Figure 4
Role of Top3 and RPA in resection

Earlier we saw a strict dependence of DNA resection on RPA (Fig. 1a), which is expected to facilitate the DNA unwinding step by sequestering ssDNA generated by Sgs1. Our finding of DNA unwinding in the absence of Dna2 as being strongly reliant upon RPA (data not shown) and the fact that human RPA (hRPA) or E. coli SSB is able to support DNA unwinding (Fig. 4d) are consistent with this premise. However, little or no resection occurred with either hRPA or SSB (Fig. 4d), indicating that yeast RPA (yRPA) must fulfill another role in resection. That yRPA, but neither hRPA nor SSB, physically interacts with Dna2 reinforces this idea10 (Supplementary Fig. 10a). Alternatively, or in addition, hRPA and SSB may inhibit the nuclease activity of yeast Dna2. To understand the specificity of yRPA in resection, we used partially duplex DNA substrates that bore either a labeled 3′ or 5′ ssDNA tail to examine how yRPA, hRPA, and SSB affect the nuclease attribute of Dna2. Interestingly, yRPA enhanced 5′ DNA incision by Dna2 but, in reproducible fashion, attenuated the 3′ DNA cleavage reaction (Fig. 4e). We note that yRPA was previously found to reduce the cleavage of the 3′ tail of a substrate bearing a G4 DNA structure25. Importantly, strong inhibition of the Dna2 nuclease function by hRPA and SSB was seen (Supplementary Fig. 10b). The dna2-Δ405N mutant protein, which is partially defective in RPA interaction and Dna2 nuclease enhancement26 (Supplementary Fig. 12a, b), is stimulated by yRPA to a lesser degree (Supplementary Fig. 12c) and, accordingly, is significantly less effective than Dna2 in DNA resection (Supplementary Fig. 12d).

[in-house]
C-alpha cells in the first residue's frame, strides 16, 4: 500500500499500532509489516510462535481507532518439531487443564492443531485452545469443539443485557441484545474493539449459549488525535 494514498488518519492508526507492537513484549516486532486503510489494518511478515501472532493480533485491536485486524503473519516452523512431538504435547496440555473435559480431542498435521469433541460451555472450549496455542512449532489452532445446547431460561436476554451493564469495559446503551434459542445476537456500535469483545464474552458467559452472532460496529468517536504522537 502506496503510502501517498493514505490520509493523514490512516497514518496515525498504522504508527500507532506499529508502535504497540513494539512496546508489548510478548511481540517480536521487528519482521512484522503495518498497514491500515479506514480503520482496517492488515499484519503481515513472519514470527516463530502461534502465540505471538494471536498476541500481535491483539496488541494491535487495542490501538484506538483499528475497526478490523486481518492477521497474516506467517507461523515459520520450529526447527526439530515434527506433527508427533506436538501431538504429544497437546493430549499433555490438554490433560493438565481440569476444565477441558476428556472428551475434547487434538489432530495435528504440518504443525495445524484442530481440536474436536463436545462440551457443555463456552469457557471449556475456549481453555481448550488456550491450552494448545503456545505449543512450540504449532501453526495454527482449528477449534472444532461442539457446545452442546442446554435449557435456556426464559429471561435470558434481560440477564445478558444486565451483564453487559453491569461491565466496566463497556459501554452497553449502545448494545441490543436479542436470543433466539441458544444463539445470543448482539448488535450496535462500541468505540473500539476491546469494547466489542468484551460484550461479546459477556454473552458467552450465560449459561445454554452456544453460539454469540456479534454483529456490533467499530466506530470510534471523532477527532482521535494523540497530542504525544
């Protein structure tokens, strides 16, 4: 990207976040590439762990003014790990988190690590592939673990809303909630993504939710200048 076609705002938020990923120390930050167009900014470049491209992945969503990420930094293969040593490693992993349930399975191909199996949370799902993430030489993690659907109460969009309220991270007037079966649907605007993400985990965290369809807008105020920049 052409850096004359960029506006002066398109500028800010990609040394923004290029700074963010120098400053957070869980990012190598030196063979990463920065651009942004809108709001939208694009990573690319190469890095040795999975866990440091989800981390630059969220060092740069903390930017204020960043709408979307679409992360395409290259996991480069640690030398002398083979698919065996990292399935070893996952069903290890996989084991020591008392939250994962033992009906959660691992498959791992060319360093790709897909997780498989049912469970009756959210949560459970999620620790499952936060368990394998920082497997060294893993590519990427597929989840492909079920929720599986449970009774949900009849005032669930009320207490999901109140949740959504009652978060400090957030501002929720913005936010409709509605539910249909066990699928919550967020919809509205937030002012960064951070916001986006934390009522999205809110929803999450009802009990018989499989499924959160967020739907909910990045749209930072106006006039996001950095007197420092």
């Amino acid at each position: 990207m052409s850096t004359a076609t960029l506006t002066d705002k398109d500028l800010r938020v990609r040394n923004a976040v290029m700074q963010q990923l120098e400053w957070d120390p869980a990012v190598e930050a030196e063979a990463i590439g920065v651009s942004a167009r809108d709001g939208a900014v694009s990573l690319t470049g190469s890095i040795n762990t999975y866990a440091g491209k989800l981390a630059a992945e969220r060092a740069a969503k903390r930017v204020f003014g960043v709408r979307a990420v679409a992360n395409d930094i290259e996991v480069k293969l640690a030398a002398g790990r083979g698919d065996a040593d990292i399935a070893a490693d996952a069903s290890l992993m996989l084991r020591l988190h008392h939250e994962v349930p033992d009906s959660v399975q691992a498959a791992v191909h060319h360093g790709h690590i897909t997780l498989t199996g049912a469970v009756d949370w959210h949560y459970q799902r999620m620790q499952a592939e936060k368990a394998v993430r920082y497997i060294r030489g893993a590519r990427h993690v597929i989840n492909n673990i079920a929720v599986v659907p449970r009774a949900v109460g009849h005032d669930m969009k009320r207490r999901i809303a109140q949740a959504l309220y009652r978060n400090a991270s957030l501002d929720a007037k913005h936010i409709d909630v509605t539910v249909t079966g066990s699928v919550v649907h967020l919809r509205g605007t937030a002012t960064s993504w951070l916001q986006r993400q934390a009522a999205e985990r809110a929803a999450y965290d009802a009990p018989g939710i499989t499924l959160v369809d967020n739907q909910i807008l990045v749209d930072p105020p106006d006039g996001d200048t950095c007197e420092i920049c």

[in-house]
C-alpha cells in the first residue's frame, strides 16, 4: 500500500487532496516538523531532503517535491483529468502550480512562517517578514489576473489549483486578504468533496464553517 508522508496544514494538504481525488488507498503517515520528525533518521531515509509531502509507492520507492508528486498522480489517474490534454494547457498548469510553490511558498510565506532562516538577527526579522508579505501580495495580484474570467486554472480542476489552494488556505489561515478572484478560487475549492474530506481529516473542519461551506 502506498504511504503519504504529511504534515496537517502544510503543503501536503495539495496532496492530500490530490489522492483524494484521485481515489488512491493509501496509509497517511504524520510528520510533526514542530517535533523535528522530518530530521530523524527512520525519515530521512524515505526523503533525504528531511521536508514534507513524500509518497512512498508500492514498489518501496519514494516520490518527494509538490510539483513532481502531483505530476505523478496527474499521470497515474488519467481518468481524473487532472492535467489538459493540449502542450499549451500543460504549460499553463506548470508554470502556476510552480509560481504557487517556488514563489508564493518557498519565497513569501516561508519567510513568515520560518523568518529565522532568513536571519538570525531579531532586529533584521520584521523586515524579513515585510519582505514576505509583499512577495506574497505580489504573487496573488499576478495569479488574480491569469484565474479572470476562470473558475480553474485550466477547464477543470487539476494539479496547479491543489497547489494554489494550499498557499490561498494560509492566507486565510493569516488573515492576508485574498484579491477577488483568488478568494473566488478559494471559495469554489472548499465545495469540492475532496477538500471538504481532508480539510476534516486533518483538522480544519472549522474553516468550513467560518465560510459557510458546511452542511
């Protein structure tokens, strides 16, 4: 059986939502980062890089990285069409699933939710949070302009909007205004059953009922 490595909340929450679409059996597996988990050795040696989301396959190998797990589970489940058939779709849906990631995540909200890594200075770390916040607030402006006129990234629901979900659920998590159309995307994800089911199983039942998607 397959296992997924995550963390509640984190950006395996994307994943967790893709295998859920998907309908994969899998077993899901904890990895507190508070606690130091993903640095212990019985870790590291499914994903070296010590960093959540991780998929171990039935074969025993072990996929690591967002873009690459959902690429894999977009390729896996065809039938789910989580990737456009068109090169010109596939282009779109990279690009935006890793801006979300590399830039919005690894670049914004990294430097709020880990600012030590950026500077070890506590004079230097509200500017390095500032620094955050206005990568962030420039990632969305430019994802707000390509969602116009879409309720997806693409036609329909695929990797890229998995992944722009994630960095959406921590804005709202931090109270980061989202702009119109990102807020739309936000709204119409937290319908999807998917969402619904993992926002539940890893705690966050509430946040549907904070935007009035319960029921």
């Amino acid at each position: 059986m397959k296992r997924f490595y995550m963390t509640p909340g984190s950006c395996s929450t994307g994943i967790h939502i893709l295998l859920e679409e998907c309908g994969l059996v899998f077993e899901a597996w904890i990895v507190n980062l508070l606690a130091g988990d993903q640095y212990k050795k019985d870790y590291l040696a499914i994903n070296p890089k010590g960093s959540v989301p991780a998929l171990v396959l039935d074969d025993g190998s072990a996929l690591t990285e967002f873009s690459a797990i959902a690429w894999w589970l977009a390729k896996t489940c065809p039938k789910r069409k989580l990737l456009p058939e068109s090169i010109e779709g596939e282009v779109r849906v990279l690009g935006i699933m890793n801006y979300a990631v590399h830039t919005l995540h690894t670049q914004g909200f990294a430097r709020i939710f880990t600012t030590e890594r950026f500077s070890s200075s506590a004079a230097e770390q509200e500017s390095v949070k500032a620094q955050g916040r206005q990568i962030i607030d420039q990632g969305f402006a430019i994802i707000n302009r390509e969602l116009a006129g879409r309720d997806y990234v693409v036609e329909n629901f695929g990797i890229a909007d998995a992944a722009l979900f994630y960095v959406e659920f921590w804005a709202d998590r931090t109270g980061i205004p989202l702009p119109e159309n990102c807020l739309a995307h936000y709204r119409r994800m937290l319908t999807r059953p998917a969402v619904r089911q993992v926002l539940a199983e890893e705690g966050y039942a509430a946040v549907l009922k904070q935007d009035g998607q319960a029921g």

Our studies have clarified the role of the Sgs1 helicase and Dna2 nuclease activities and of the MRX and TR complexes in DSB resection in a reconstituted system. RPA is found to be an essential component of the Sgs1/Dna2 resection pathway, by supporting the DNA unwinding step and enhancing the 5′ endonuclease activity of Dna2. Importantly, RPA attenuates 3′ DNA cleavage by Dna2, an attribute that likely serves to enforce the 5′ strand specificity of the resection machinery. The mechanistic details of the DNA resection machinery are depicted in our working model (Supplementary Fig. 1).